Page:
- More visceral fat. Lower estrogen leads to a shift in fat distribution, with more fat around the middle, under the muscles and the surrounding the organs. This is known as visceral fat. Visceral fat is particularly unhealthy as it is correlated to higher risk of inflammation and chronic diseases like heart disease, hypertension, and diabetes.
- Increased appetite and reduced satiety. Estradiol, the primary form of estrogen produced in women’s ovaries, may suppress appetite and increase feelings of satiety after a meal via several different mechanisms, including the regulation of certain gut peptides like cholecystokinin.
How hormone therapy factors in
Several studies in both animals and humans over the past several years have shown that hormone replacement therapy can slow the creep of menopausal weight gain and redistribution in many women, via the mechanisms above. Specifically, estrogen treatment can slow the loss of muscle mass, the accumulation of visceral fat, and the drop in metabolism by keeping the body’s estrogen levels from dropping to the levels at which these changes typically occur.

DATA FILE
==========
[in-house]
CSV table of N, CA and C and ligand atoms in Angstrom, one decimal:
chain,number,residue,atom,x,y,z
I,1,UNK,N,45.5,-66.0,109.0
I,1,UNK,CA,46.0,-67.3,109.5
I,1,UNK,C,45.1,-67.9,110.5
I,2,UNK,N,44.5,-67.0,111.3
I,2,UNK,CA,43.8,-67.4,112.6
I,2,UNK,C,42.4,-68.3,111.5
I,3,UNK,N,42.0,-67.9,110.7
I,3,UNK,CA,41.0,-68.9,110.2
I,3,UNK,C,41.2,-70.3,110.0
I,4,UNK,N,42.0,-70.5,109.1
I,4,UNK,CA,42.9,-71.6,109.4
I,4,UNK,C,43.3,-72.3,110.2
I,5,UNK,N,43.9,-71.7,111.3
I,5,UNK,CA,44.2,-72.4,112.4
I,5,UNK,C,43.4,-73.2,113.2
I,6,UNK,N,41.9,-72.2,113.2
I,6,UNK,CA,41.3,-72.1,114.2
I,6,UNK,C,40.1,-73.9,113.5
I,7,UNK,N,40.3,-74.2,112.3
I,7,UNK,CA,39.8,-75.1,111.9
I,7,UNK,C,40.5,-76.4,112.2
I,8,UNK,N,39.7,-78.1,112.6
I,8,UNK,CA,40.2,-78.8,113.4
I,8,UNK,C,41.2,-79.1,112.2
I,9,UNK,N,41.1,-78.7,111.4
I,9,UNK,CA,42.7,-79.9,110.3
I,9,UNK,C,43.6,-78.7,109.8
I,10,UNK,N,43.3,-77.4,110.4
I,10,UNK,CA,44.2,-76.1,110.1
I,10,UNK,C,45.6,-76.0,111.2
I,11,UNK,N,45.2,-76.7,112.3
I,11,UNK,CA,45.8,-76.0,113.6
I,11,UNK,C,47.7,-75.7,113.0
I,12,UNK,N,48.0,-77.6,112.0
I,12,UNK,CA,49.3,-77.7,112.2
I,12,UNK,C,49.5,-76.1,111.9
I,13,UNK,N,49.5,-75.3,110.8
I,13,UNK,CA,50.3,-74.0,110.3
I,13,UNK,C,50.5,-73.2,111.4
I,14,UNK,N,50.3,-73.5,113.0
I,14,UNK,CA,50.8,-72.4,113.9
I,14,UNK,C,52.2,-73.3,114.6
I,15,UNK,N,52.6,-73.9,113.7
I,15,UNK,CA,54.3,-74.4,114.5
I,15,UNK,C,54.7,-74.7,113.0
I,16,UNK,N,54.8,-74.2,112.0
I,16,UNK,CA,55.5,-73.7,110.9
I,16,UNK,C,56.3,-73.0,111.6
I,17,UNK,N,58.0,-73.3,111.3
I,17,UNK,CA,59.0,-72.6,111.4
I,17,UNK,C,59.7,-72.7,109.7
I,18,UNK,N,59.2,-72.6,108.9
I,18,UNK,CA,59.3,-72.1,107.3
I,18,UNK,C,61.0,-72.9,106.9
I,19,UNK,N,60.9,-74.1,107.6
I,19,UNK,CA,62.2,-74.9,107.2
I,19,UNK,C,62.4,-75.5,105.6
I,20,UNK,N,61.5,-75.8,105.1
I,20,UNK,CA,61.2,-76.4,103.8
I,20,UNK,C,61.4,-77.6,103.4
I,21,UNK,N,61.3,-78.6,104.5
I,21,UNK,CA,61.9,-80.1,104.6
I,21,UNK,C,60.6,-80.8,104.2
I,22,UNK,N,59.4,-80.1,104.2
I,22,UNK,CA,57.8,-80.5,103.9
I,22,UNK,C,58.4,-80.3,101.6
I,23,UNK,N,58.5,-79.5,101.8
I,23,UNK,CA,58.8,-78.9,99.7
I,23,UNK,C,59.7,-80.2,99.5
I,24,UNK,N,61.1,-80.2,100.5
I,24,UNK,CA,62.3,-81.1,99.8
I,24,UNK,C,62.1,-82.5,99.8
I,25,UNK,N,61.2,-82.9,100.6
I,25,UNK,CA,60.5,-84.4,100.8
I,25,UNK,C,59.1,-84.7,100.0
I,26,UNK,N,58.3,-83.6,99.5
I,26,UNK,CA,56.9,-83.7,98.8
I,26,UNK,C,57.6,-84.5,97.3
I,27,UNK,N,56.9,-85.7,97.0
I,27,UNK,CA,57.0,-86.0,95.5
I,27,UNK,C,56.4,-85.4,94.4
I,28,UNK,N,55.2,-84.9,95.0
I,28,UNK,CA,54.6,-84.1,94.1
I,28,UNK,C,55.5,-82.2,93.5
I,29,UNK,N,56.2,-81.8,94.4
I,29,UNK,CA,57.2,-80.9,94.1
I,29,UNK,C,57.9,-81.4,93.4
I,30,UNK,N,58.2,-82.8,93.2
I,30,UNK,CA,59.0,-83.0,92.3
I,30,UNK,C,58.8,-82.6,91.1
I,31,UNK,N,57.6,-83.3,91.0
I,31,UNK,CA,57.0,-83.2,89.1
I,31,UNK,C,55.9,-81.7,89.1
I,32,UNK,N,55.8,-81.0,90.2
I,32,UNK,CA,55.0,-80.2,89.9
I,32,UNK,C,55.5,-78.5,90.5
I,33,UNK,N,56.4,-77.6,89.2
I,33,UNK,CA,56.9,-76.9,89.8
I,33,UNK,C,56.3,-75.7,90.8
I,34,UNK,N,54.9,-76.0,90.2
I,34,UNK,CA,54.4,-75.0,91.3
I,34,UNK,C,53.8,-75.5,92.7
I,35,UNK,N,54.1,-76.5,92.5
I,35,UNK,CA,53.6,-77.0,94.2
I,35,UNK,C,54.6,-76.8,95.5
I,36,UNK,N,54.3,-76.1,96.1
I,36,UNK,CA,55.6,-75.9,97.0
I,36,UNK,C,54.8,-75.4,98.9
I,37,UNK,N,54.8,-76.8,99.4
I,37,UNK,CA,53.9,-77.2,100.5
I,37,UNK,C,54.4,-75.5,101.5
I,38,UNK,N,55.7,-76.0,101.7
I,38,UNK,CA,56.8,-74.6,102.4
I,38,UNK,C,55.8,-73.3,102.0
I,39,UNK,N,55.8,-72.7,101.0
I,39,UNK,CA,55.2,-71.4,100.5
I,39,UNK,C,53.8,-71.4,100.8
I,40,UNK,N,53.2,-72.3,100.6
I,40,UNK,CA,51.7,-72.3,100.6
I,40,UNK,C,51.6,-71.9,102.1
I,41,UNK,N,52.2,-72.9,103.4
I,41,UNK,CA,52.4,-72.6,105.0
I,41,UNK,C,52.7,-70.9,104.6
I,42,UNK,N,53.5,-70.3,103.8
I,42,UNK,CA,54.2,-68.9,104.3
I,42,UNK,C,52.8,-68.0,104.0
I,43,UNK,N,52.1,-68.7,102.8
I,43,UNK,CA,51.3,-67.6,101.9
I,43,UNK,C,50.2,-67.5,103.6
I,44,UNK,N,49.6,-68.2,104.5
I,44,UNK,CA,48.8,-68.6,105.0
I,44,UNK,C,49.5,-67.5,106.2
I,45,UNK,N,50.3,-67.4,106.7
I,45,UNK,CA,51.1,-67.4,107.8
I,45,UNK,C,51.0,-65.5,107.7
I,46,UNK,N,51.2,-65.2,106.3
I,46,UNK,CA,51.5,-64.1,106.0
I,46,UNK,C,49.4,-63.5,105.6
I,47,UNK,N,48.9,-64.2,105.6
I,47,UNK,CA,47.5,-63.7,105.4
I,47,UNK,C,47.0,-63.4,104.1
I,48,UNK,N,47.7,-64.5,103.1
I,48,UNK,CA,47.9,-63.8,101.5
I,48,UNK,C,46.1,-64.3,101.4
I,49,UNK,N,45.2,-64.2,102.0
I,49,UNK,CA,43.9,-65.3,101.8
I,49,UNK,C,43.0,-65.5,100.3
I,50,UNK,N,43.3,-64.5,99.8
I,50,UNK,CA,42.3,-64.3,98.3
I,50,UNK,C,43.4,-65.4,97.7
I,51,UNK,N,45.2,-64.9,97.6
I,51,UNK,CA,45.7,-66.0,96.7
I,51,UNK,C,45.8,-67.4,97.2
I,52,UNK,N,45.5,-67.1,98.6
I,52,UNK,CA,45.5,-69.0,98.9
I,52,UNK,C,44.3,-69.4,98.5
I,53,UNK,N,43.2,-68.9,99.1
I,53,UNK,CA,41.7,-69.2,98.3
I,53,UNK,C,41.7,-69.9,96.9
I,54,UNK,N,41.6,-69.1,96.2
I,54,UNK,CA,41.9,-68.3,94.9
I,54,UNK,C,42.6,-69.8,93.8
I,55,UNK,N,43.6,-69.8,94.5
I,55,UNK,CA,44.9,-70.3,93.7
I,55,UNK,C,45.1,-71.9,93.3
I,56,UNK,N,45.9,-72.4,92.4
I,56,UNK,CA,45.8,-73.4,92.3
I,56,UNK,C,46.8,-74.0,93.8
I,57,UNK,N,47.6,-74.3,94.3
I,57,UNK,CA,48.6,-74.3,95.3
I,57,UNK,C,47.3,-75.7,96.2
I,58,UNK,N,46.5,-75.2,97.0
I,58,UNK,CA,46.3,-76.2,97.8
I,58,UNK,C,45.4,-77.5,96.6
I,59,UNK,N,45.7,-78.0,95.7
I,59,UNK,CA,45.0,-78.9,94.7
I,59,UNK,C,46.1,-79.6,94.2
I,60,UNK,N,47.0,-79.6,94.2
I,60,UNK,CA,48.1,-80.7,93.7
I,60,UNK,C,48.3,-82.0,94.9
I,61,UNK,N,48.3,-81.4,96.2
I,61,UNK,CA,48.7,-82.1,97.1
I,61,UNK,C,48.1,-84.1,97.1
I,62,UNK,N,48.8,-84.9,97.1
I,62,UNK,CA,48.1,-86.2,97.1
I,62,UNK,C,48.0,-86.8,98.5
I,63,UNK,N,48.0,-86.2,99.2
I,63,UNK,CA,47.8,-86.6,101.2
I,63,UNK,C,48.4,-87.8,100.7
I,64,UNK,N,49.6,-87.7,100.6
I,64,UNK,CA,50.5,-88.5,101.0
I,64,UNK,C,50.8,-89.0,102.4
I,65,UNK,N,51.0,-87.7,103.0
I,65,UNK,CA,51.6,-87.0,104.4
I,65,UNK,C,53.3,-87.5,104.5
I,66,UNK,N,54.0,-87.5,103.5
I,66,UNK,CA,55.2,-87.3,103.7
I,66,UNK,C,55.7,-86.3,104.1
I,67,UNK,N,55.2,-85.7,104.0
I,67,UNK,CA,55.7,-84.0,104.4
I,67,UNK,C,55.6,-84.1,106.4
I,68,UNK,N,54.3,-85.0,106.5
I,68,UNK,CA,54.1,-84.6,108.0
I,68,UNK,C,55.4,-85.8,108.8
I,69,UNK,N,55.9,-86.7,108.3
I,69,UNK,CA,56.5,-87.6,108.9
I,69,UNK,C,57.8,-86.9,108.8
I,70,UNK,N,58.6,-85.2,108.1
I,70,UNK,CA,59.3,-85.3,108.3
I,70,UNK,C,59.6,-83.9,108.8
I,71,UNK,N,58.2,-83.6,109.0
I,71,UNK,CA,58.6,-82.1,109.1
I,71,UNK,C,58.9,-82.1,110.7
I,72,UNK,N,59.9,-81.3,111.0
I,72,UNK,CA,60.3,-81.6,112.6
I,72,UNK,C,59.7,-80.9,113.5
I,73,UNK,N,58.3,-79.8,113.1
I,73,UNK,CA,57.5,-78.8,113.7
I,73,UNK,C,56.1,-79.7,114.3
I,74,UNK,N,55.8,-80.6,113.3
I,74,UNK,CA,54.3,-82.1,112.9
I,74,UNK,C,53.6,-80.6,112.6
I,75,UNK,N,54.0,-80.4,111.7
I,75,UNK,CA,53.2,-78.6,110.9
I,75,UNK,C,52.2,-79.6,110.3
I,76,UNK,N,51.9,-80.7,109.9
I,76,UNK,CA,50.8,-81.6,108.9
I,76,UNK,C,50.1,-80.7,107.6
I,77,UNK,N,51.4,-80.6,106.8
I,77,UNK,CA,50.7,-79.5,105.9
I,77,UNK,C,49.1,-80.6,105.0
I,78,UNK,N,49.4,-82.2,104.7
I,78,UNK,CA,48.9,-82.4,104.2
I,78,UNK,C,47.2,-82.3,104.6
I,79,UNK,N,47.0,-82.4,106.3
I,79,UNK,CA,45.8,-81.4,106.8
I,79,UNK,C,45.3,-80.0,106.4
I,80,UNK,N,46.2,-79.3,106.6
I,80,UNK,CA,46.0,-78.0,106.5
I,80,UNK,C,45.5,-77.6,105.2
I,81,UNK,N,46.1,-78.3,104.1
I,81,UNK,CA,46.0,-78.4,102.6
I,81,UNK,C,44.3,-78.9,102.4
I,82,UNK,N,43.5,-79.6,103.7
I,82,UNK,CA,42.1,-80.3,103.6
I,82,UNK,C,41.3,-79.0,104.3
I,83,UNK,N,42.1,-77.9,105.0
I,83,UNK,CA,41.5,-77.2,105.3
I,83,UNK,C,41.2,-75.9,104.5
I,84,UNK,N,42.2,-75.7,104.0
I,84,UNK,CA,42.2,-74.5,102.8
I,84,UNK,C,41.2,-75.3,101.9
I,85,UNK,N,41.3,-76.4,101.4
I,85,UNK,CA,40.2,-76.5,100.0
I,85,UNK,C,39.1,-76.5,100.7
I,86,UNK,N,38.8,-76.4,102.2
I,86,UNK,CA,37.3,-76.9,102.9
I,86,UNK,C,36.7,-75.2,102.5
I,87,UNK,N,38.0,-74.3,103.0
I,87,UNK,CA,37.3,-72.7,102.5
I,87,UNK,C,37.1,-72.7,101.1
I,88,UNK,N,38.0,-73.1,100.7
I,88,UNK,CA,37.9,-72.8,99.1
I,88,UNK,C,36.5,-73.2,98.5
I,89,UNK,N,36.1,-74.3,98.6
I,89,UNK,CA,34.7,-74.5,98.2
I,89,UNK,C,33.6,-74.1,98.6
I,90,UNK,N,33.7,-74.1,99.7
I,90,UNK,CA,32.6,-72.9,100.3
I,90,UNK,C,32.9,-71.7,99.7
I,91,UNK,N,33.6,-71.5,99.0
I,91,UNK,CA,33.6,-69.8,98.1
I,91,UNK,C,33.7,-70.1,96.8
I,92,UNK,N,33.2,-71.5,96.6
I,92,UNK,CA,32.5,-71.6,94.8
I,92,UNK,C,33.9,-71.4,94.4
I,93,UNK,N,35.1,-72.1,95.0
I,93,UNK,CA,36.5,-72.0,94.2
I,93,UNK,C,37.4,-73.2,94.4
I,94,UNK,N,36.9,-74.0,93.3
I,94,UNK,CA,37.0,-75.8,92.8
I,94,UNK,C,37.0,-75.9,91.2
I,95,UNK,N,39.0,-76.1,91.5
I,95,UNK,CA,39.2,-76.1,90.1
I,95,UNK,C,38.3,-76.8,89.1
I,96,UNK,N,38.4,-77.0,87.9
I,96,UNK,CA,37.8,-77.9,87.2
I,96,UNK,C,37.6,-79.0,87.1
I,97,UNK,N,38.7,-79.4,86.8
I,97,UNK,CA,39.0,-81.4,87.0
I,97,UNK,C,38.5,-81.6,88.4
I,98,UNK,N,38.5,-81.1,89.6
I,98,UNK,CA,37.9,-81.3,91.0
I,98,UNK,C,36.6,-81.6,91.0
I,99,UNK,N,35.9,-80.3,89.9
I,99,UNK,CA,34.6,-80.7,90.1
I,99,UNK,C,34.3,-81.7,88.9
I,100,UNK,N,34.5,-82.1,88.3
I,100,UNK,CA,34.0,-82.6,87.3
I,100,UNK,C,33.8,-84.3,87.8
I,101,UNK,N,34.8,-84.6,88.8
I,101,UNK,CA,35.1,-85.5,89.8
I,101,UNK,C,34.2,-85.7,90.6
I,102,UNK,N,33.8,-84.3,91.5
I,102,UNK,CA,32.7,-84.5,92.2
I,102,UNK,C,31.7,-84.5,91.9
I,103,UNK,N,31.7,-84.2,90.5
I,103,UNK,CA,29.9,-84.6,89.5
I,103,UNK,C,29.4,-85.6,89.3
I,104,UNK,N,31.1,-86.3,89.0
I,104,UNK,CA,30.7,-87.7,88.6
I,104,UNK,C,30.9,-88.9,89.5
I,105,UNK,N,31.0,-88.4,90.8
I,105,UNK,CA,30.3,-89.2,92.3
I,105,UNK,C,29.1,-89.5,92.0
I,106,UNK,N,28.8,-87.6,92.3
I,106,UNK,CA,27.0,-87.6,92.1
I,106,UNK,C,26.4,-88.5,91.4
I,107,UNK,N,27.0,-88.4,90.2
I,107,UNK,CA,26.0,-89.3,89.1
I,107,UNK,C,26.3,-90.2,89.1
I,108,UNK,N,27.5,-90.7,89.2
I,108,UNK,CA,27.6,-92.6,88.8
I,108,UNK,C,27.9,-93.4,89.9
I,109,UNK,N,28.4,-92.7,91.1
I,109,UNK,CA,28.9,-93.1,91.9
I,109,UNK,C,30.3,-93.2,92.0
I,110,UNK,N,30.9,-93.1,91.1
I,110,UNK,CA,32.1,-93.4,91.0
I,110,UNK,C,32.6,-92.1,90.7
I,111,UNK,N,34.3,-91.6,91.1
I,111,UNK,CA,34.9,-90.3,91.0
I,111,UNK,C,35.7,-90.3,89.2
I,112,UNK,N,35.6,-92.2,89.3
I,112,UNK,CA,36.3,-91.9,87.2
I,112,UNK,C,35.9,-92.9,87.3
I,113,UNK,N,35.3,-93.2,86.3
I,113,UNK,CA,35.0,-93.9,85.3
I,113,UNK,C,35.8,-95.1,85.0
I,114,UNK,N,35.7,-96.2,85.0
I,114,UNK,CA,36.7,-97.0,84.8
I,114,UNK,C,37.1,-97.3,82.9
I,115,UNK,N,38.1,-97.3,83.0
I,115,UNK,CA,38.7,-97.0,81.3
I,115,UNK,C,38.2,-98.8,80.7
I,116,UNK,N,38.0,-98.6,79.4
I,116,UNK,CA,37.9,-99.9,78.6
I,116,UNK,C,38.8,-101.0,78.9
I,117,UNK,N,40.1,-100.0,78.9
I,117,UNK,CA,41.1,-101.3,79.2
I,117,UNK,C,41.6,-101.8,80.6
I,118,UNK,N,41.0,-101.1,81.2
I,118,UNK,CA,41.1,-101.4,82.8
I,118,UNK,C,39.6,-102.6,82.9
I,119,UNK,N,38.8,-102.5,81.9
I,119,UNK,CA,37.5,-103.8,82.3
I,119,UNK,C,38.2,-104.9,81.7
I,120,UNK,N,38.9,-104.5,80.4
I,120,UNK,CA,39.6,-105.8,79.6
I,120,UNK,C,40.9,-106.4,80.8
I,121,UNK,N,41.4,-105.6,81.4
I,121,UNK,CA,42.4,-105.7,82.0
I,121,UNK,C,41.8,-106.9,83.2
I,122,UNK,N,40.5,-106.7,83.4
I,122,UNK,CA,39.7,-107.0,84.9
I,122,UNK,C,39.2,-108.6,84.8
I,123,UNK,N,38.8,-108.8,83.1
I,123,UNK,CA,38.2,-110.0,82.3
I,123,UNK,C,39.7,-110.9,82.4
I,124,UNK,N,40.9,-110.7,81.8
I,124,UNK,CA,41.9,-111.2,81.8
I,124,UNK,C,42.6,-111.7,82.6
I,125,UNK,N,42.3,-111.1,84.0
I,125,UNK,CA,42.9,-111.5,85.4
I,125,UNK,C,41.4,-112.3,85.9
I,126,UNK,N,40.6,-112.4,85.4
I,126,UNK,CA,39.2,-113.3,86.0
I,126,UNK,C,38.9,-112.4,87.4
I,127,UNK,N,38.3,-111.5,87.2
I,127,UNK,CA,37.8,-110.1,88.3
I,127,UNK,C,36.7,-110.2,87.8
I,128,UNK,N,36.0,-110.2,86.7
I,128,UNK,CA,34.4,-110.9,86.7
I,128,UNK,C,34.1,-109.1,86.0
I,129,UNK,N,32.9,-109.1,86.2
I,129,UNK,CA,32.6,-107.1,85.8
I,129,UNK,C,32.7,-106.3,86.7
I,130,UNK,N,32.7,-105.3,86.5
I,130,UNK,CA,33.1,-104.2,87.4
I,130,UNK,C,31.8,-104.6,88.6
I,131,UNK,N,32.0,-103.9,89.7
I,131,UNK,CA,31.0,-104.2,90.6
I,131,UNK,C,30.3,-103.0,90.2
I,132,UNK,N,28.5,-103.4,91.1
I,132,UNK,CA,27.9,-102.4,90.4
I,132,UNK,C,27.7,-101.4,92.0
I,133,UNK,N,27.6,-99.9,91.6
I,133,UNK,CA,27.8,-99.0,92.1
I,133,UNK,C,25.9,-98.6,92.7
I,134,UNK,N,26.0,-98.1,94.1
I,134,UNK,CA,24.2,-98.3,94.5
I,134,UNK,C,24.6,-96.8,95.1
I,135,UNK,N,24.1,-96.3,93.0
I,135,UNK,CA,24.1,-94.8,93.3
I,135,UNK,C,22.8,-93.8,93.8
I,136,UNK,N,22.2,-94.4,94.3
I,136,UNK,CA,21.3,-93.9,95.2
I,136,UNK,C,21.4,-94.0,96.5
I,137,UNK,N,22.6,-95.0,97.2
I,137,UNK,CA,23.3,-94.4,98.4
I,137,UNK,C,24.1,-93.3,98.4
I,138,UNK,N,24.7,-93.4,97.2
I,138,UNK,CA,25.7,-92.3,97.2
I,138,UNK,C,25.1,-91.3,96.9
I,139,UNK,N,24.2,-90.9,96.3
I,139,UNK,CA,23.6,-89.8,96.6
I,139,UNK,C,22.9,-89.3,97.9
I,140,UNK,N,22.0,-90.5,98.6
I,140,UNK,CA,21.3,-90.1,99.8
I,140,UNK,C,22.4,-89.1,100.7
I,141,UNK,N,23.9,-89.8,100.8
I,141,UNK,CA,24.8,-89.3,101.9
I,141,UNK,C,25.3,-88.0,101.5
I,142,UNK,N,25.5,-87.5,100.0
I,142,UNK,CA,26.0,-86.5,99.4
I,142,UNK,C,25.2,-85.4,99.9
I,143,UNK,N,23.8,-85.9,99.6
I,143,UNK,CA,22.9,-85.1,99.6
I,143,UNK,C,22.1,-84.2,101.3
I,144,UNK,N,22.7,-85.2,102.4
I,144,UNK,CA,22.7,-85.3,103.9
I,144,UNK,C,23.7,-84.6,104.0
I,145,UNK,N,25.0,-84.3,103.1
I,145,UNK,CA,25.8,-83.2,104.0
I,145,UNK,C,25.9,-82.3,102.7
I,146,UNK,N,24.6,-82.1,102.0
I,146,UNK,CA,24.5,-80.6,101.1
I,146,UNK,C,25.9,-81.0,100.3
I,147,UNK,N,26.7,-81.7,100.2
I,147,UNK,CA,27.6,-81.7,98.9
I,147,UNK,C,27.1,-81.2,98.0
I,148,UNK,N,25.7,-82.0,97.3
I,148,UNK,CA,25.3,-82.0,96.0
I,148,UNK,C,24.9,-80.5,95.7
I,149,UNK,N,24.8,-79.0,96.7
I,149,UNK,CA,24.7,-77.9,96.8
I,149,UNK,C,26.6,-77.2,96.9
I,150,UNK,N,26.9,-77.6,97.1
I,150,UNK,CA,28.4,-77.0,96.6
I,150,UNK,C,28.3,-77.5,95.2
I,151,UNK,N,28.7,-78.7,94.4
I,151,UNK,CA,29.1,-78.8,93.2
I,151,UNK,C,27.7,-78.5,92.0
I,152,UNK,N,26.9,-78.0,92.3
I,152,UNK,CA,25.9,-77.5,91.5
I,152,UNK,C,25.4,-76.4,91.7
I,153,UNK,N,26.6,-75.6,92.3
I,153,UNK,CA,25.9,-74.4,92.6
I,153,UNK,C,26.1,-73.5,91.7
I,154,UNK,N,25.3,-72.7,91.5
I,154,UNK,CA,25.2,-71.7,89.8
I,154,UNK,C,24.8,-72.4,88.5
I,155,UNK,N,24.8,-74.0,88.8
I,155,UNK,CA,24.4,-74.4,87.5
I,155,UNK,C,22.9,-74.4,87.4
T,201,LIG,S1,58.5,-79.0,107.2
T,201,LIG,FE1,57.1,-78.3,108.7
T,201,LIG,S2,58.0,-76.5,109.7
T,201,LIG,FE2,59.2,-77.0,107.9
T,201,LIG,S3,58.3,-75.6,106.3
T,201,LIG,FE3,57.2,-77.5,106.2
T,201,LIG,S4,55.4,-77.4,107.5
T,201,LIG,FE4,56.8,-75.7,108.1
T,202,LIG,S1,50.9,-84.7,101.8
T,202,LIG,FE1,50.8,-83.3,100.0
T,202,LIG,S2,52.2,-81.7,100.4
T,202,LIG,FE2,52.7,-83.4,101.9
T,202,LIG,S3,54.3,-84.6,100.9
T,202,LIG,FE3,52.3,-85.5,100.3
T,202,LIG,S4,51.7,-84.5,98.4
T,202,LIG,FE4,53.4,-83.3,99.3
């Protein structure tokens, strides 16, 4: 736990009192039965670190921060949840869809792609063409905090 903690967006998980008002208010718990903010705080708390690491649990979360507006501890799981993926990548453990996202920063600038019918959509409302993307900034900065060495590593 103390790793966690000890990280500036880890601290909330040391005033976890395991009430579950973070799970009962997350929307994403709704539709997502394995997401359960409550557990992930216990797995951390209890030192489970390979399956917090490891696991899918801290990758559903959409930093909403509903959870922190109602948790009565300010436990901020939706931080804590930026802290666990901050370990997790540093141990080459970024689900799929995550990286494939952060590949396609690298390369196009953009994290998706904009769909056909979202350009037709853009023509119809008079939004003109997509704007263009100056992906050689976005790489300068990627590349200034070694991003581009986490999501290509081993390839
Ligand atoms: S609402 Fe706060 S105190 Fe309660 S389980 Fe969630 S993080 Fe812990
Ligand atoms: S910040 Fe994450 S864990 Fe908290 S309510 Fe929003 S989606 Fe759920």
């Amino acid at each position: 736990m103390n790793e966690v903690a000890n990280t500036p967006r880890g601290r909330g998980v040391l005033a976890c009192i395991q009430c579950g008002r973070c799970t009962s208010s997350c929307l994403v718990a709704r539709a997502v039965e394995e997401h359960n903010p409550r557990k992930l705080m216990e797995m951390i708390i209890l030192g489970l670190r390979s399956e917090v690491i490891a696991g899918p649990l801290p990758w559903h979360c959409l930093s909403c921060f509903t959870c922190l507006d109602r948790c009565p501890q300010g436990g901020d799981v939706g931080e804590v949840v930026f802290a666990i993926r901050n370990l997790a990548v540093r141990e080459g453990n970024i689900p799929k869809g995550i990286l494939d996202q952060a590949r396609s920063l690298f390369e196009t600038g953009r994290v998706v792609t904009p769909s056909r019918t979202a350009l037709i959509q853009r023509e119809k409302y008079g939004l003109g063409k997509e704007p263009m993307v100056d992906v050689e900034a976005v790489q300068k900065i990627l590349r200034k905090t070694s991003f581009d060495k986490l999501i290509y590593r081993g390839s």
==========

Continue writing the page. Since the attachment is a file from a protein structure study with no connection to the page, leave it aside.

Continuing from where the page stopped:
However, there have also been studies performed on postmenopausal women where those on hormone replacement therapy (HRT) and those on a placebo did not show significant differences in overall weight change, only in weight distribution. So while the jury is still out on whether hormone replacement therapy definitively helps manage overall weight, the evidence is strong that it does slow weight redistribution to the middle, and also slow the other specific changes listed above that can lead to weight gain.